With the outrageous comments made by Toronto Ward 7 Councillor Giorgio Mammoliti this week I thought it might be worth recirculating a birthday "tribute" I paid to him nearly three years ago.  I'm not going to dignify his current remarks with comment.  However, Joe Fiorito has a nice piece in today's Toronto Star that is worth the read.

Here is my story from September 2011.

We are sensitive at When the Mayor Smiles

From the grave we hear former U.S. Vice President Spiro T. Agnew calling out those “nattering nabobs of negativism” and we know of whom he speaks.

So today we’ll take the high road and recognize someone who stands out from the norm in the world of local government.

That would be Giorgio Mammoliti. Today is his 50th birthday.

For those of you from a planet other than Toronto you need to know that Councillor Mammoliti represents Ward 7 (York West) in the centre of the universe.

He’s been in politics pretty much consistently since he was 28. Following a time as a union leader Mammoliti began his political career as part of the Ontario NDP government of Bob Rae.

Mammoliti now recognizes that unsuccessful attempts were made to “try to brainwash me in my early career by communists.” He mentions no names but it is clear from recent comments that there remain, even now, many “well-bodied able to work” types who make a career of “asking for money from the taxpayers” who are still operating. He can smell them.

Back in those formative days the member for Yorkview was not intimidated into toeing the “party line” likely leading to his defeat in 1995. Some will argue, wrongly I believe, that his vocal opposition to same sex marriage was a contributing factor in his loss to Liberal Mario Sergio in the 95 provincial election.

Not one to be discouraged though Mammoliti was successful soon after in a by-election run for North York Council. There he replaced the man who knocked him off as MPP (Sergio) by beating the man (Claudio Polsinelli) he had defeated in 1990.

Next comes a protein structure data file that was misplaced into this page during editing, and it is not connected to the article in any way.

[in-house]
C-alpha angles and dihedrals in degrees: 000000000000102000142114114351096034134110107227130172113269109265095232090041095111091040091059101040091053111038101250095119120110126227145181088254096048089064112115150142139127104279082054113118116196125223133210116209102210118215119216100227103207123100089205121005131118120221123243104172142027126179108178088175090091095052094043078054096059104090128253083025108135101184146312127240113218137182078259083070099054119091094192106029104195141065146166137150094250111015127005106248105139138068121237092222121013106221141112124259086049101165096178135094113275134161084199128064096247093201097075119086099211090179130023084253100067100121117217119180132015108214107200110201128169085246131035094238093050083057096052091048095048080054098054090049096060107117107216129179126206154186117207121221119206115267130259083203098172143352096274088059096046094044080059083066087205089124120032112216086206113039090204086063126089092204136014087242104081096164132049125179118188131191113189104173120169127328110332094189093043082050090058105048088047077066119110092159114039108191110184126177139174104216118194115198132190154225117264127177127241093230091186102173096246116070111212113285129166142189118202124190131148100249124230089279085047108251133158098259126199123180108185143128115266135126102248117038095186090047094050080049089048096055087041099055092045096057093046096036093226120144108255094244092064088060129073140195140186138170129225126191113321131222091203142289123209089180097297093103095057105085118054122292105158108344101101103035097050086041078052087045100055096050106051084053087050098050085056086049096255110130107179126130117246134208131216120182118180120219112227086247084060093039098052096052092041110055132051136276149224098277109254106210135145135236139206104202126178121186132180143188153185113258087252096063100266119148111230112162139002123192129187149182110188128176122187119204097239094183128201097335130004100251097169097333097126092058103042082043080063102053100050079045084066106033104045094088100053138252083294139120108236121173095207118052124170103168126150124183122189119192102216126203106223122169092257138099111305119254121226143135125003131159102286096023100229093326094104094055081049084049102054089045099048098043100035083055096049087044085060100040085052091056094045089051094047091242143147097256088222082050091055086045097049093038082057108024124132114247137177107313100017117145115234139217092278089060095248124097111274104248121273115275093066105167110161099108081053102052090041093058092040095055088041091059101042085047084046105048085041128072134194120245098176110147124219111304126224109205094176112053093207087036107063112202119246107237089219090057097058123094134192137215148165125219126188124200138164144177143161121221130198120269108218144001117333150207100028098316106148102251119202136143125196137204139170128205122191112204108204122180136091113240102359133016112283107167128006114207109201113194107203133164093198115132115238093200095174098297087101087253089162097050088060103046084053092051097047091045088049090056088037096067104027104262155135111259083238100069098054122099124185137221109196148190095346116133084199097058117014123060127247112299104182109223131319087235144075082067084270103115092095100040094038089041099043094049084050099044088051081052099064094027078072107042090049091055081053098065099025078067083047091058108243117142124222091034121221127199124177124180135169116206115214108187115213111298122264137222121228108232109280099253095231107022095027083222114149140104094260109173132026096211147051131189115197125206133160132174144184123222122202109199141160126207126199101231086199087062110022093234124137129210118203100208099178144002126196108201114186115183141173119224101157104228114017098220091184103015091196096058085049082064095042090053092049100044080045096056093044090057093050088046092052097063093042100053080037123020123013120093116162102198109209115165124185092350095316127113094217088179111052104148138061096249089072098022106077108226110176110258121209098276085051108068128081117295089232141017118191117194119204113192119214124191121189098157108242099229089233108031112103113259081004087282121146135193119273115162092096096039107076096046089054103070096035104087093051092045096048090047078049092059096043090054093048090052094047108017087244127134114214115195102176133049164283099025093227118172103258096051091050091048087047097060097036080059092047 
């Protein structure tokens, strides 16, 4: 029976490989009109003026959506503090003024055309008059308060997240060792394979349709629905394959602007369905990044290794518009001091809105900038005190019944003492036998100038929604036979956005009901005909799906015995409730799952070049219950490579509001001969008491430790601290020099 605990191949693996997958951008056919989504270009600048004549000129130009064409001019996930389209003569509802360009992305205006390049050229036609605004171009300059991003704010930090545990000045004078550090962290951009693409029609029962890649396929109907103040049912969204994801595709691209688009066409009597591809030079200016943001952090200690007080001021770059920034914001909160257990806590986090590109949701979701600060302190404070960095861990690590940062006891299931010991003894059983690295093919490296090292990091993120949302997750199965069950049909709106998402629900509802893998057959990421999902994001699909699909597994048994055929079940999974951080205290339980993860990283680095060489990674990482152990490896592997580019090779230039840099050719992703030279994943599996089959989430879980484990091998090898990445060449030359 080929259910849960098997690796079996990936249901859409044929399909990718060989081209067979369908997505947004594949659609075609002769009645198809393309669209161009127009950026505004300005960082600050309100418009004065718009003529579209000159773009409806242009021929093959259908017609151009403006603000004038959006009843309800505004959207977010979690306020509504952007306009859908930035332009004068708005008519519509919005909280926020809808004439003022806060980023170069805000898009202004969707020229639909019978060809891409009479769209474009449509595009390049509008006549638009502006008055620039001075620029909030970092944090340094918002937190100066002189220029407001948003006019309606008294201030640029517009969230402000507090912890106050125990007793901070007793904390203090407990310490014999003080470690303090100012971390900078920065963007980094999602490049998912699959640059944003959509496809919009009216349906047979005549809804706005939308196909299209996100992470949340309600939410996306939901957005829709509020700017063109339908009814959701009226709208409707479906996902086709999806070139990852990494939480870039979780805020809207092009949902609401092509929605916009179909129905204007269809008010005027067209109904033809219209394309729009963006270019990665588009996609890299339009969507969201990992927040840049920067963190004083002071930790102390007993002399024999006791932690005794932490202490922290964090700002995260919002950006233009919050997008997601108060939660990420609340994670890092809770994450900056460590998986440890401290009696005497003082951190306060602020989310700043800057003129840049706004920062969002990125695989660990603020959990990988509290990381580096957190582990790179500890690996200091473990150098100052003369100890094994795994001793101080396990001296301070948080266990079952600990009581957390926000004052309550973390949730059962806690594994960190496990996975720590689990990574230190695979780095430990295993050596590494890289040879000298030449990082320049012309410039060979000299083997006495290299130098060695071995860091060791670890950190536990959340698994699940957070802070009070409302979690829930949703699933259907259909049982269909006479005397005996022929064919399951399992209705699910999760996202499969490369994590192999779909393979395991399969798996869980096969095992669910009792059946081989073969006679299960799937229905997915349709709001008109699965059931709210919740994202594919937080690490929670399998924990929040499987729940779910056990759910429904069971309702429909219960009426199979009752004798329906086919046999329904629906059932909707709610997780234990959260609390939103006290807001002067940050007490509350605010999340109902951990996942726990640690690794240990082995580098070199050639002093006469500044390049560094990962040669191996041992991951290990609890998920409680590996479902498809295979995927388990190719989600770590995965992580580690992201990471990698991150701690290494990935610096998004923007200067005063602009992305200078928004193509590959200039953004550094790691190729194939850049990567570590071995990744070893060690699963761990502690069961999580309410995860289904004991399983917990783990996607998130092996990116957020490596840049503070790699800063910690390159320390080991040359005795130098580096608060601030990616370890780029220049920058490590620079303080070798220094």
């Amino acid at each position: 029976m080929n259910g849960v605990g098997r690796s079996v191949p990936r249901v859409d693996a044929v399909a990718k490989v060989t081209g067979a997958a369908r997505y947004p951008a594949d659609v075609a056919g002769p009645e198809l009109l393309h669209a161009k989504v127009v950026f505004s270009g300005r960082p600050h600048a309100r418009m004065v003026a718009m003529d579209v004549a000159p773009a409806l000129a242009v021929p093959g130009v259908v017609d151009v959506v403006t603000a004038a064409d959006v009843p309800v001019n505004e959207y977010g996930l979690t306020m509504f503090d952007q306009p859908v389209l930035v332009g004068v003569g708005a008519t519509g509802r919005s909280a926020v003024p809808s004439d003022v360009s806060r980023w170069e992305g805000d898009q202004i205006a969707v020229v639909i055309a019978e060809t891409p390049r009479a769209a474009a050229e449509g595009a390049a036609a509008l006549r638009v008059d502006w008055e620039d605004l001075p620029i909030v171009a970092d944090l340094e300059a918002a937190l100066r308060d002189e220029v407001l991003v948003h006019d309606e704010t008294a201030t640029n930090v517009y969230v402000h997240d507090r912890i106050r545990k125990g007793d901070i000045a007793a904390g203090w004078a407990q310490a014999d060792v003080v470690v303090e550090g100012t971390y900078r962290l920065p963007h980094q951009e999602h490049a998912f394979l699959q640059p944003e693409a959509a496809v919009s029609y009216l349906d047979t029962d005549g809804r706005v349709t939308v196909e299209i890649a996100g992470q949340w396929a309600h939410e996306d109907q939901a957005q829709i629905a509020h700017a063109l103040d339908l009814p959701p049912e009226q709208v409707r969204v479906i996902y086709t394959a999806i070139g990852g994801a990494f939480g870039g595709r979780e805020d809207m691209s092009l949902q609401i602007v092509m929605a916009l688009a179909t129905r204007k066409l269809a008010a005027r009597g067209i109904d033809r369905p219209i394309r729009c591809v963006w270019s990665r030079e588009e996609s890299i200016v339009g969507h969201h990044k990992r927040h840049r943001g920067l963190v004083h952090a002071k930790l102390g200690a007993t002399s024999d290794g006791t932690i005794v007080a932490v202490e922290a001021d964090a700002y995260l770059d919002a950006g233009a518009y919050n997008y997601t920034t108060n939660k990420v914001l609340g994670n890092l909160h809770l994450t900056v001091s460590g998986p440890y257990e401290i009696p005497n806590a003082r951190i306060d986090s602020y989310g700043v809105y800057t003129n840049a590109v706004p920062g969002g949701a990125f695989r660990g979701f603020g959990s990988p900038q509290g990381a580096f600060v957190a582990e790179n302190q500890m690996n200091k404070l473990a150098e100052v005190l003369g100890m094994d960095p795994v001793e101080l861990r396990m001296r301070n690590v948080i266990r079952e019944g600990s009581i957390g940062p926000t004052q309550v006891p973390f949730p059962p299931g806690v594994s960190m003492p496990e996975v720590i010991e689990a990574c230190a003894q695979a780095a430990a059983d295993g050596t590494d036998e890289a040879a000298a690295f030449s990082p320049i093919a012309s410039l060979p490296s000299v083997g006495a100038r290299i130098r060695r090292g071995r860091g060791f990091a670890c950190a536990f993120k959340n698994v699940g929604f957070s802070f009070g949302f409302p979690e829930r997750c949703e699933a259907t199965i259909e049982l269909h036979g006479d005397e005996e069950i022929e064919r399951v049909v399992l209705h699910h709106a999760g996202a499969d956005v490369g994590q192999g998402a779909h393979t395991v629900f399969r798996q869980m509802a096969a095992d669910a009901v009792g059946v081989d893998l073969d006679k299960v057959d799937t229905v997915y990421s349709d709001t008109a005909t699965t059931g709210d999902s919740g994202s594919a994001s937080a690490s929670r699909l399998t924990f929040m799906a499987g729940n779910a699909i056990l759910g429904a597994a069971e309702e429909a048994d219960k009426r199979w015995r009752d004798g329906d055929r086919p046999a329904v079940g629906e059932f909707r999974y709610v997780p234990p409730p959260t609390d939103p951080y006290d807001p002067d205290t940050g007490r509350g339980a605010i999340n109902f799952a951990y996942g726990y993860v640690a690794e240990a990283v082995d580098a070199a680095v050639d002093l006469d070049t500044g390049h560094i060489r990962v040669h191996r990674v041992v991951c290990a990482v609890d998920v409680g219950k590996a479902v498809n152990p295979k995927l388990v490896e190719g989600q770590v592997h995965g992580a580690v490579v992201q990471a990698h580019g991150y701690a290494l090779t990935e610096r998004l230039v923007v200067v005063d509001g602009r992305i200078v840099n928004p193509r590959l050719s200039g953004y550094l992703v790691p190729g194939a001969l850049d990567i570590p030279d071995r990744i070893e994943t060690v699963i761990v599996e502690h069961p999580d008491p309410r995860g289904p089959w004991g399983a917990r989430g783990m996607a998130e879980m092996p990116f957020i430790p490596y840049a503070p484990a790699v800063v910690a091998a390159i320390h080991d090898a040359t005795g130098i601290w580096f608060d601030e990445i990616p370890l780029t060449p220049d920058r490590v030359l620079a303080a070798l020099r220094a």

Immediately the rookie Councillor got to work in trying to attract an NHL franchise to North York. The ideas just keep coming; grand ideas; big picture stuff. Here are a few:

  • Transforming the Gardiner Expressway into a park featuring a privately operated Light Rail Transit line  running from the CNE to the DVP.

  • Building a floating casino in Ontario Place Harbour.

  • Bringing in the army to crack down on drug dealers in his ward.

  • Making the ward safer through the creation of special zone for legal brothels on the Toronto Islands some distance from his ward.

  • Tolling the Lakeshore.

  • Giving guns to by-law officers thereby making parking regulations easier to enforce and additionally making taxpayers’ days by rubbing out Toronto’s horrendous graffiti problem as well.

  • Filling the lottery void we have in this country by starting a municipal one.

  • Hanging a 40 metre wide vinyl Canadian flag from a 125 metre flagpole at the corner of Highway #400 and Finch Avenue West. Oh Canada!
It is comforting to know that such long term thinkers still function in the local realm that is so often dominated by short sighted, pothole obsessed ward politicians.

Wednesday, April 23, 2014

Shift Happens and Four Other Good Ideas to Tackle Inequality

(Here is a story I wrote that originally appeared at

From time to time, we do book reviews.

Well, on reflection, we’ve only done one that we can remember (

Today we thought we’d do something similar.  Recently, we attended a Maytree Foundation Lunch and Learn Workshop.  We participated in the live stream.  Therefore, this will be a Lunch and Learn Workshop Live Stream Review. We have no illusions that we are the first to attempt this.

Armine Yalnizyan was the speaker at this workshop.

Armine is a senior Economist with the Canadian Centre for Policy Alternatives.
You’ve probably seen her on TV or heard her on Tuesdays and Thursdays on CBC Radio One’s Metro Morning.

Her presentation dealt with Income Inequality. We won’t get into the details.
You’ll know that inequality in incomes and wealth is increasing in this country. It is often referred to as the Growing Gap.

There has been a real change in recent years.  It used to be that inequality came from recessions and the bottom falling out of the economy.  Now, according to Ms. Yalnizyan, “in good times and bad times the rich get richer.”

So what to do?  Here are some snippets from her five good ideas.

Don’t Make Things Worse